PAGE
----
accentuating the squash zones between them and a large high further
south. Avoid.

West of the dateline it looks like a quiet week - the subtropical ridge
between Fiji and Australia is very weak at present due to the upper low
over NZ, and so the trade winds area are weak and it seems that the SPCZ
will have a quieter week here than last week.


There is nothing much to report on the Galapagos to Marquesas route.

SUBTROPICAL RIDGE STR
There is a lot of energy tied up in the long waves at present, so the
subtropical ridge has split into weak and strong longitudes. At present
there is a strong HIGH at 40S between 160 and 130W, blocking
proceedings. The High today approaching Tasmania is weakening away-so
the next strong High "upstream" is currently in the southern Indian
Ocean-and it will be moving across the Aussie Bight --- mainly along the
coastline---this week, and is forecast to reach the Tasman Sea NZ area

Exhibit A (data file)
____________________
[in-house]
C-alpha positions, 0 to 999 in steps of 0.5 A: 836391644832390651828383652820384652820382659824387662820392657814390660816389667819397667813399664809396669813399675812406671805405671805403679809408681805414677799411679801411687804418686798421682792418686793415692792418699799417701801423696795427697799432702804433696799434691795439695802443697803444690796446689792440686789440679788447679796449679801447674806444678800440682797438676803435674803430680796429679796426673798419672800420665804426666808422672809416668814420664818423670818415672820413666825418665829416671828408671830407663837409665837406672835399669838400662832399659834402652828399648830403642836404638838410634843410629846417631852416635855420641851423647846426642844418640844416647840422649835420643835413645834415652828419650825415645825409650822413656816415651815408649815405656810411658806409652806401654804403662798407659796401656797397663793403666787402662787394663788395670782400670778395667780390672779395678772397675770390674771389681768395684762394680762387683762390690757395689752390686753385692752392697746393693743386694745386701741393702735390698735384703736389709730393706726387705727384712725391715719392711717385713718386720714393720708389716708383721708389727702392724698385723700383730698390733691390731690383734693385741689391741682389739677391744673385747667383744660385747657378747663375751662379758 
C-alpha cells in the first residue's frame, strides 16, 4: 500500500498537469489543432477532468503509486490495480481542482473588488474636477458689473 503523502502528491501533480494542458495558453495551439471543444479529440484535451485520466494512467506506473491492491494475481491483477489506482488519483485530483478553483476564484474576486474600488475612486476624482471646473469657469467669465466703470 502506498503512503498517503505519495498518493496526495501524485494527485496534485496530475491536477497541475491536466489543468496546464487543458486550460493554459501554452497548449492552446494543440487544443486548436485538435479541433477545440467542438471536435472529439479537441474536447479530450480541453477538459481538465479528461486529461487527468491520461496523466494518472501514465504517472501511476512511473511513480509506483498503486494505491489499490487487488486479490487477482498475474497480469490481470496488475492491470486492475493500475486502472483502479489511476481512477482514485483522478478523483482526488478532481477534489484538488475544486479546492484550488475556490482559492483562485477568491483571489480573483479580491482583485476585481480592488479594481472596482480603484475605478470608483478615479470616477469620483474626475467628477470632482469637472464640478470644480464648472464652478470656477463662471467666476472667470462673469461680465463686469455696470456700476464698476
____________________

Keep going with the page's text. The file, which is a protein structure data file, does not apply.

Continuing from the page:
next week.

NZ AREA
So the STR is weak over NZ and the Tasman Sea, and a large multi-centred
Low is the result. The individual low centres are dancing around each
other in a clockwise reel, showing the dimensions of this large upper
low, what we call a cold pool. There has been too much swell and
occasional squalls around this system to allow any comfortable departure
north from Northland over the past few days. Things are expected to
ease over Northland on Wednesday/Thursday of this week, making a
reasonable departure window. There is likely to be another Low in the
Tasman Sea / South Island area from Friday, bringing another dose of
heavy swell to the Northland area on the 16-17 May weekend so that may
shorten this window.

Another complication for vessels heading north is that the GFS model is
picking that a weak trough may be crossing the Northern Tasman Sea area
from Thu 14 May and moving east across the Minerva area around Sun 17